This is so humorous to me, and in a good way. I guess you didn’t know (or did you?) that I am a highly trained statistician who does statistical research and publishes in all those journals that you just dismissed as bunk. You have just dissed a couple decades’ worth of my life’s work. But that’s ok, I know you mean well and I do get what you are saying.
Different data sources, assumptions and methods do often lead to different results. That does not mean that statistics is useless. Truth can be subtle, which is why we need to engage in a healthy process of spirited, open debate, teaching an learning from one another.
This is true of statistics, as well as all political, moral and theological issues.
Perhaps it sounded to you as though I was dismissing
the viewpoints of Bishop Williams and other church leaders. Perhaps I was too flippant about that, and if so, I am sorry. But haven’t you noticed a tendency among religious leaders to do the same toward those with expertise in the so-called secular world?
People do this to one another all the time. Church leaders are no exception. But in Christlike humility, we ought to know better,
“haven’t you noticed a tendency among religious leaders to do the same toward those with expertise in the so-called secular world?”
Not so far in my life. Even if they did, I would believe they would be more correct than those experts in the secular world. Why? For example, statisticians BY NATURE do not possess the expertise to come up with “a robust definition”. Why? It is my belief that “a robust definition” requires a spiritual dimension. I don’t think a man could become more spiritual than religious leaders by doing a lot of statistics (or could he?). So if I am correct, since religious leaders and statisticians work on different dimensions, they could come to different conclusions on the same issues. But I personally would believe that those who work on spiritual dimension should provide better guidance than statisticians. This doesn’t mean that statistics is useless. However it does mean that statistics is not spiritual. Therefore all the stats published on journals must be understood in the context that the methods employed and the workers supported by external grant money are very imperfect. Most of the times the numbers might not mean so much. A better guidance could be provided by well-trained religious leaders.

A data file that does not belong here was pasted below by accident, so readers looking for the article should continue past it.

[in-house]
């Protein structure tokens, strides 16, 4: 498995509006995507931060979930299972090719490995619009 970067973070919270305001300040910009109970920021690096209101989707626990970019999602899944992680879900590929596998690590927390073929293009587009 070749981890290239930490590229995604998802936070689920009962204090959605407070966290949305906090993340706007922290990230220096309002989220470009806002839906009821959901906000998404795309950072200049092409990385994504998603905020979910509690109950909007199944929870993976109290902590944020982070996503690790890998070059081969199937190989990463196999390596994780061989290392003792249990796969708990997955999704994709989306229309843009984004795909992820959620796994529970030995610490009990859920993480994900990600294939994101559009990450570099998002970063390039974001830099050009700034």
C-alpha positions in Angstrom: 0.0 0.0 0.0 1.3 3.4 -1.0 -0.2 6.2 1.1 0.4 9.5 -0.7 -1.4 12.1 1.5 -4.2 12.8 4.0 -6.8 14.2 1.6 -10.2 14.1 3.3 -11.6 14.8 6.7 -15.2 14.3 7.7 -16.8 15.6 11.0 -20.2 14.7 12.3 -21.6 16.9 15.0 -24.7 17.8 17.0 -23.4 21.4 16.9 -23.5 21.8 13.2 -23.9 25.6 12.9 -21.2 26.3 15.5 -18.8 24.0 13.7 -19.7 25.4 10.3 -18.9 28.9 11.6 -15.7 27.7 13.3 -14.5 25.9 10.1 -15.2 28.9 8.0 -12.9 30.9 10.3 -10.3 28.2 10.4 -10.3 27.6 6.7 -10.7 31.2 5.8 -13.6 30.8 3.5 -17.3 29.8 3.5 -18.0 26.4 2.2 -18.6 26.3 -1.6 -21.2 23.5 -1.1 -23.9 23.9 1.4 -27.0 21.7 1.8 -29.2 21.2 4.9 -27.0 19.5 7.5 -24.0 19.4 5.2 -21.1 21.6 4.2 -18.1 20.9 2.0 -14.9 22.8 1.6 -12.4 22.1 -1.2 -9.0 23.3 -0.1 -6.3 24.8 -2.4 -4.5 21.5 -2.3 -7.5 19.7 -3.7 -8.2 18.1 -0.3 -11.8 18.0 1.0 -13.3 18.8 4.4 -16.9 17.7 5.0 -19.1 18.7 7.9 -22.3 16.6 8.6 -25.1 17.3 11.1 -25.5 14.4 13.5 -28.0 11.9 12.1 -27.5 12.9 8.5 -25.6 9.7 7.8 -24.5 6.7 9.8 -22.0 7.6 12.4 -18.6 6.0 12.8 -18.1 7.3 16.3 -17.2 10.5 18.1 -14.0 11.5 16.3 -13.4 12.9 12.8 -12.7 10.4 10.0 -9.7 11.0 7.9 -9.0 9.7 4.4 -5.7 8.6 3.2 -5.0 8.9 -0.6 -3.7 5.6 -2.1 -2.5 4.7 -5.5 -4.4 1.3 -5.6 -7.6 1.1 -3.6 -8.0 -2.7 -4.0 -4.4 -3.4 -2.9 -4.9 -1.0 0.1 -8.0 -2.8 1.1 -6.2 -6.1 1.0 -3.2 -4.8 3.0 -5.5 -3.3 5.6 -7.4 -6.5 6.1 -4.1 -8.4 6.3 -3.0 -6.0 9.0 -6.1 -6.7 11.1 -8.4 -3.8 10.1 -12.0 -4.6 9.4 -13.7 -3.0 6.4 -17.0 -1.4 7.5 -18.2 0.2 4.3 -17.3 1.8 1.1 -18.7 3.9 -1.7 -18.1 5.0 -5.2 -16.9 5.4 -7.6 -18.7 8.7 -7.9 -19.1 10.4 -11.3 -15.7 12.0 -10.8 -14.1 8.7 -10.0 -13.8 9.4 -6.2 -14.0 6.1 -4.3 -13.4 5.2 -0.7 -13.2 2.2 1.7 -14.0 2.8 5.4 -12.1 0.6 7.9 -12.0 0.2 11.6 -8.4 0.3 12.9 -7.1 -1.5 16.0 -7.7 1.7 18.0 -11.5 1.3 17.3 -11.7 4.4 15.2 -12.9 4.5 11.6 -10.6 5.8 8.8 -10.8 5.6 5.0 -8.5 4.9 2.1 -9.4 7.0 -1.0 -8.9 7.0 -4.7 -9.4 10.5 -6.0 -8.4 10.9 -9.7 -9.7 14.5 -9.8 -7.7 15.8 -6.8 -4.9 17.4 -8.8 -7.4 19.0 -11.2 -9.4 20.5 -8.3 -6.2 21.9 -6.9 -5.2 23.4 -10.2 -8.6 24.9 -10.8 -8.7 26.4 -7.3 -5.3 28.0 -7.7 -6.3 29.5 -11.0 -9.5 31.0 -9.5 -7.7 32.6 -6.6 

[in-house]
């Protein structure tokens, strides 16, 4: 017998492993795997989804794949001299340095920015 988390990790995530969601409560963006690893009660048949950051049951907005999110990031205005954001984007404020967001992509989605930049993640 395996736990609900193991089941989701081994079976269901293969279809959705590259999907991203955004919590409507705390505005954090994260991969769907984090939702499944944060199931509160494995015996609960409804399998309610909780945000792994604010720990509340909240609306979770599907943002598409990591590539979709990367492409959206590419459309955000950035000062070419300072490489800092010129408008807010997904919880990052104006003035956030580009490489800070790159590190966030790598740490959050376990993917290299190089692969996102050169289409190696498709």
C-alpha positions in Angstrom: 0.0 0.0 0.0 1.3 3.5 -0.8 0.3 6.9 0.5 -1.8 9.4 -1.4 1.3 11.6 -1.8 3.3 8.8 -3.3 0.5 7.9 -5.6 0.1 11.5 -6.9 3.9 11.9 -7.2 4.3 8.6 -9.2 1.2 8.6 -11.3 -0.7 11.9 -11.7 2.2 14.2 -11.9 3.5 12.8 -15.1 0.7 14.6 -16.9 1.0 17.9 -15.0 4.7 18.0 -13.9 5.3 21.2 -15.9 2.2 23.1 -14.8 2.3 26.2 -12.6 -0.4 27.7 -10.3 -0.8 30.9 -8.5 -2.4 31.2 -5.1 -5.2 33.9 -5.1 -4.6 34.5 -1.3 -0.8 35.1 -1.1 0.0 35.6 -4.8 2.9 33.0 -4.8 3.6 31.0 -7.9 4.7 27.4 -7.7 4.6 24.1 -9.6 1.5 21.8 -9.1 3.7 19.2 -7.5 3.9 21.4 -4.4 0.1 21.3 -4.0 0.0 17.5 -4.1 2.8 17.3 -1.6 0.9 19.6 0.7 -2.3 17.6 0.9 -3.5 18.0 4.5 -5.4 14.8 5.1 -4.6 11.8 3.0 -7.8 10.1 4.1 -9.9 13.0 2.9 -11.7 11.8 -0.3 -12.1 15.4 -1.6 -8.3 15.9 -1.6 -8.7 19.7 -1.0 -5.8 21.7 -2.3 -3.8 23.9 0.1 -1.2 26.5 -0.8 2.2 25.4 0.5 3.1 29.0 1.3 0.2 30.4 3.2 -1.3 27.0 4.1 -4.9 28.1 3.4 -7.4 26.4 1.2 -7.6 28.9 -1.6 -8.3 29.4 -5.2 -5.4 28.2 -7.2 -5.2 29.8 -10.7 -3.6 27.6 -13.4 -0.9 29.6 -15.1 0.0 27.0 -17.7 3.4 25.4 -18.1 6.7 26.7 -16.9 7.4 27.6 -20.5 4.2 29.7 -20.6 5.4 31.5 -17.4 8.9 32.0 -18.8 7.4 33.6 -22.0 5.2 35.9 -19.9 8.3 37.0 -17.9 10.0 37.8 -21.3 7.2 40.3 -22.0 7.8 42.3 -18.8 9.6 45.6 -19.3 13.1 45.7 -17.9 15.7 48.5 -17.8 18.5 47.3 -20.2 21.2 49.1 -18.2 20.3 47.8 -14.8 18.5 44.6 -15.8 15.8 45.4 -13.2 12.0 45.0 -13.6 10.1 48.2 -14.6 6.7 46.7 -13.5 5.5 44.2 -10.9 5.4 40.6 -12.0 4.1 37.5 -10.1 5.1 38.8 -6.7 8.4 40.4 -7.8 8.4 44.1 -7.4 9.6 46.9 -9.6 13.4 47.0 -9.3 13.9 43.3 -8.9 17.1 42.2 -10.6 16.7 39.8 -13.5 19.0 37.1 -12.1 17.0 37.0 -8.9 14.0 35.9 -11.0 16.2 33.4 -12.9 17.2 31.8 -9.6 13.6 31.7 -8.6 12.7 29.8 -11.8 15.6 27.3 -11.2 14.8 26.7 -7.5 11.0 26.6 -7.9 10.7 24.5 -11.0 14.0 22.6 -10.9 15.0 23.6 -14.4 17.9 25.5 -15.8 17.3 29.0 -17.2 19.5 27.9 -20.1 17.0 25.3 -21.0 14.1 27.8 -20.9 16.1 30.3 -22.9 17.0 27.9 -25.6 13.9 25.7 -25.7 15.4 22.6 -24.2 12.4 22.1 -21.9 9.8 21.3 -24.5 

What would you say if I told you that I am both a well-trained statistician and a well-trained religious leader?
If that were the case, I would praise the LORD and thank him for you with all my heart and with great joy!!
Sorry, pyoder12, I was just messing around with you a bit, which I shouldn’t have done. I am a religious leader of sorts, not a highly trained one, but one who is very familiar with failure owing to my intense pride. I’m just writing to let you know that these two sides of my life and work are not as different as they seem. I have seen the dangers of bad scholarship on the one hand and bad theology on the other. Both are a minefield, and I walk in them both by the grace of Jesus Christ alone. God bless you, my friend.
“Truth can be subtle”
I just wanted to say something about the above statement because it is often quoted by many people. It is very unfortunate that we often tend to believe that it is one of the features of truth. If truth seems to be subtle, it is not because the subtlety is one of the features of the truth. The subtlety is due to our inability to correctly comprehend truth. We should say that the subtlety is not a feature of truth but it is a feature of a sinful human being. We should not blame truth but only our inability. This subtlety is featured in the works of any scholar in this world owing to his inability and to his sinful nature. No matter who we are, we are all at the mercy of Jesus.